In January 2017, Archer Daniels Midland agreed to sell its crop risk services (insurance) unit to Validus Holdings for $127.5 million. On January 19, 2018, it was reported that Archer Daniels Midland Co. (ADM) had approached Bunge Ltd. about a takeover, with details "unclear." At that point, Bunge had a market value of about $9.8 billion, and was also being pursued by Glencore PLC for an acquisition, since May 2017.
Sherman Antitrust Law Violation
In 1920 the US Department of Justice brought suit against the National Linseed Oil Trust for violating the Sherman Antitrust Act. Several co-defendants were named, including the Archer-Daniels Manufacturing Company. The suit alleged all of these companies were acting in collusion to raise prices, citing a spike in linseed oil costs between 1916 and 1918, when the price rose from $.50 per gallon to $1.80.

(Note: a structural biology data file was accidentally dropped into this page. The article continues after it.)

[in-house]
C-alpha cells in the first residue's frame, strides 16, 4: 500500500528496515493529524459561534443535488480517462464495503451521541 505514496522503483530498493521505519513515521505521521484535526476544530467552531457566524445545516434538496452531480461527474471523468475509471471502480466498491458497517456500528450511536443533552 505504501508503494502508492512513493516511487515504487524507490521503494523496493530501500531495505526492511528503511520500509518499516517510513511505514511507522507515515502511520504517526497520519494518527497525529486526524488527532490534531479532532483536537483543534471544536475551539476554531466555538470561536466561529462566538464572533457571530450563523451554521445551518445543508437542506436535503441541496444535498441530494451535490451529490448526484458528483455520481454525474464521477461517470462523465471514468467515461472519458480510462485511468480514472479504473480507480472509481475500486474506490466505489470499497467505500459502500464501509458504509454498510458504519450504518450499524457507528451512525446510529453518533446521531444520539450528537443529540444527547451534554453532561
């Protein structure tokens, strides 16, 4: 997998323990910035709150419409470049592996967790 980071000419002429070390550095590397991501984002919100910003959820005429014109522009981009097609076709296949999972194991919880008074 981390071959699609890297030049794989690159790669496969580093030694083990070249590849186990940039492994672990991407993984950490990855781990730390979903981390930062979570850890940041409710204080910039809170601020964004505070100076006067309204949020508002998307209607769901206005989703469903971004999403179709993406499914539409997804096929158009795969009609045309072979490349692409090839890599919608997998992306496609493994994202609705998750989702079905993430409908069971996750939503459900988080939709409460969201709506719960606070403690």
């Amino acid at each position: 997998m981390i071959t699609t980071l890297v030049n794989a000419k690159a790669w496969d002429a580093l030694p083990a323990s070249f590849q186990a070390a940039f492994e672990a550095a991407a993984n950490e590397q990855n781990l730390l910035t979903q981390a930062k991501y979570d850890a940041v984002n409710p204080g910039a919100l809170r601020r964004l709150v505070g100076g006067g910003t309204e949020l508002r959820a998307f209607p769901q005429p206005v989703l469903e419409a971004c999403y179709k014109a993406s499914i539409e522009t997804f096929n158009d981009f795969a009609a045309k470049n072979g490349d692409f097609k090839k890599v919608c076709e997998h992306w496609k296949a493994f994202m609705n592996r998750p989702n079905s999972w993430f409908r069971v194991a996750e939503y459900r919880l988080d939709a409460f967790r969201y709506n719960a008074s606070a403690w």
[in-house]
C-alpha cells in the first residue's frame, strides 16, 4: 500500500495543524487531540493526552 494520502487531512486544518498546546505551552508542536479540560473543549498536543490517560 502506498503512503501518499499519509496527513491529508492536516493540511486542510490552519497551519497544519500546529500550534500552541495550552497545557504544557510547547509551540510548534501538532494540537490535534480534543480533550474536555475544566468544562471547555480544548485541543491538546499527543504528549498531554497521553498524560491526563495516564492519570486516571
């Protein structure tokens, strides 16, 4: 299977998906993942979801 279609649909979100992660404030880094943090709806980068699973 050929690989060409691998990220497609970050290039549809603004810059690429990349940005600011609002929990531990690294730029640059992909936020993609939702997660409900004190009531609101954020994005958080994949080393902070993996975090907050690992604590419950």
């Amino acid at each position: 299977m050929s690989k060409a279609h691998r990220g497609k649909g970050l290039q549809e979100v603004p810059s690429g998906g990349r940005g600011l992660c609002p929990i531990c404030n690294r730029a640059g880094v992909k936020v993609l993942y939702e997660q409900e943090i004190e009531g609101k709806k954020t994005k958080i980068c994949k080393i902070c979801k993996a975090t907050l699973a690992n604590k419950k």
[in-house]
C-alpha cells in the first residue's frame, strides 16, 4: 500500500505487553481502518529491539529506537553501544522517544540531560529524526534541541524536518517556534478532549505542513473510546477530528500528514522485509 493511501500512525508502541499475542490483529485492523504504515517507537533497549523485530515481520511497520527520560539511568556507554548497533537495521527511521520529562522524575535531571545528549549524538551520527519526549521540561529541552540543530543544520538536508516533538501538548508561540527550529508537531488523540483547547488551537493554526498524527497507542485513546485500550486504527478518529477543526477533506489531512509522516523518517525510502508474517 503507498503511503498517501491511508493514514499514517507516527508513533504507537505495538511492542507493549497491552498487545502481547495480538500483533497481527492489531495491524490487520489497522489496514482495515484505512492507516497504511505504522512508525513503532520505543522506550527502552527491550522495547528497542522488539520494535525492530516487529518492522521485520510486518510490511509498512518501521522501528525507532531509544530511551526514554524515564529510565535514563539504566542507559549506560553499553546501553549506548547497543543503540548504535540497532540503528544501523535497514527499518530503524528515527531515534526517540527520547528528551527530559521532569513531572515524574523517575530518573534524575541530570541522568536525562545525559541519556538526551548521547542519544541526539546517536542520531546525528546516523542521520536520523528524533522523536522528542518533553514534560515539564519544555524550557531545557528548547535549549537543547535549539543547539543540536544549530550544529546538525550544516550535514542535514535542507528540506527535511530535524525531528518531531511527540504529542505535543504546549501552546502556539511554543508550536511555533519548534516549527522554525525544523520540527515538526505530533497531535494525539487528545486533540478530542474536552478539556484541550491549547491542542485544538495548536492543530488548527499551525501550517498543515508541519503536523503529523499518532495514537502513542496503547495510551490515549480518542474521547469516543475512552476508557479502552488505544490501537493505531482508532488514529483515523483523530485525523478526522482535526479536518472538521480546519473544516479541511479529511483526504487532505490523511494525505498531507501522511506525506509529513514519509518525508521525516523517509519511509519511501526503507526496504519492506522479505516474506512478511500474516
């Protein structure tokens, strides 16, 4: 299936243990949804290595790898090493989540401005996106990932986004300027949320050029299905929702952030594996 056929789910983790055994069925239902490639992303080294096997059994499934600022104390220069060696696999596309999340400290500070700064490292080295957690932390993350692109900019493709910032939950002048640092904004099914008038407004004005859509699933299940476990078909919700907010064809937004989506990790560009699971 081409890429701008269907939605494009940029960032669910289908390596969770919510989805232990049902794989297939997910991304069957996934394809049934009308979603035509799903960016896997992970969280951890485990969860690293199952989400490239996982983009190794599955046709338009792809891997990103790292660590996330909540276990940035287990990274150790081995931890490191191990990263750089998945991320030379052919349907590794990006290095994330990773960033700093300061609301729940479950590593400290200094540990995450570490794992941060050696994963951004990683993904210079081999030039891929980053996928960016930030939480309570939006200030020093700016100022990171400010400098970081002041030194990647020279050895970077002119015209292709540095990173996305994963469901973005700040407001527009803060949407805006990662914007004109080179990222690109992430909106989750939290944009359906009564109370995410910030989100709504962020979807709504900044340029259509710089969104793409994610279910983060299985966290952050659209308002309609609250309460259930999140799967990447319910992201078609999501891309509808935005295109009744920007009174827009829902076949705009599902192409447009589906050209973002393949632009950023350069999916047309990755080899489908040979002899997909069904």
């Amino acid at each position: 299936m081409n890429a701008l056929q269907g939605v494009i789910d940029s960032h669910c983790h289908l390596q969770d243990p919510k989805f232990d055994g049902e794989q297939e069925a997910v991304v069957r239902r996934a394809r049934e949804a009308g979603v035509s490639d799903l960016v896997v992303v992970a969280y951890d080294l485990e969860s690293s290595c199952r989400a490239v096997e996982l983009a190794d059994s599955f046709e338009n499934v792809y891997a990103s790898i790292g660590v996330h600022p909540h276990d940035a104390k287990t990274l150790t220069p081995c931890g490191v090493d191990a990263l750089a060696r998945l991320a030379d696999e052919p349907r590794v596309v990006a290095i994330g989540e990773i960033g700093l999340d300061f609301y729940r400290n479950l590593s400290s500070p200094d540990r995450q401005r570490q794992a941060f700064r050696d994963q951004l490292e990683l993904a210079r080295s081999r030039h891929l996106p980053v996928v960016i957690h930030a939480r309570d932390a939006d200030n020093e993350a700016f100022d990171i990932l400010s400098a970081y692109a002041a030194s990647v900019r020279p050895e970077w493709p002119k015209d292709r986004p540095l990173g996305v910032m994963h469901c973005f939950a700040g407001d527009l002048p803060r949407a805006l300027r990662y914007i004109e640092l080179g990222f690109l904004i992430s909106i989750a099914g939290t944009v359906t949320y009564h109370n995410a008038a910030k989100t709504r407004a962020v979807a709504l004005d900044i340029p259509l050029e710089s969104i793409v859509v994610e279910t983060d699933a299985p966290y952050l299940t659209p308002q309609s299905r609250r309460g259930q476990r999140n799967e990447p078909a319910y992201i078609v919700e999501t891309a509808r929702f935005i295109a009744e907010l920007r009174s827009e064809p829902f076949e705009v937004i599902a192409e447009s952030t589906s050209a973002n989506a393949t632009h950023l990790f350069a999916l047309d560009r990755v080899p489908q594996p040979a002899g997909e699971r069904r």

In 1993, the company was the subject of a lysine price-fixing investigation by the U.S. Justice Department. Senior ADM executives were indicted on criminal charges for engaging in price-fixing within the international lysine market. Three of ADM's top officials, including vice chairman Michael Andreas were eventually sentenced to federal prison in 1999. Moreover, in 1997, the company was fined $100 million, the largest antitrust fine in U.S. history at the time. Mark Whitacre, FBI informant and whistleblower of the lysine price-fixing conspiracy, would also find himself in legal trouble for embezzling money from ADM during his time as an informant for the FBI. In addition, according to ADM's 2005 annual report, a settlement was reached under which ADM paid $400 million in 2005 to settle a class action antitrust suit.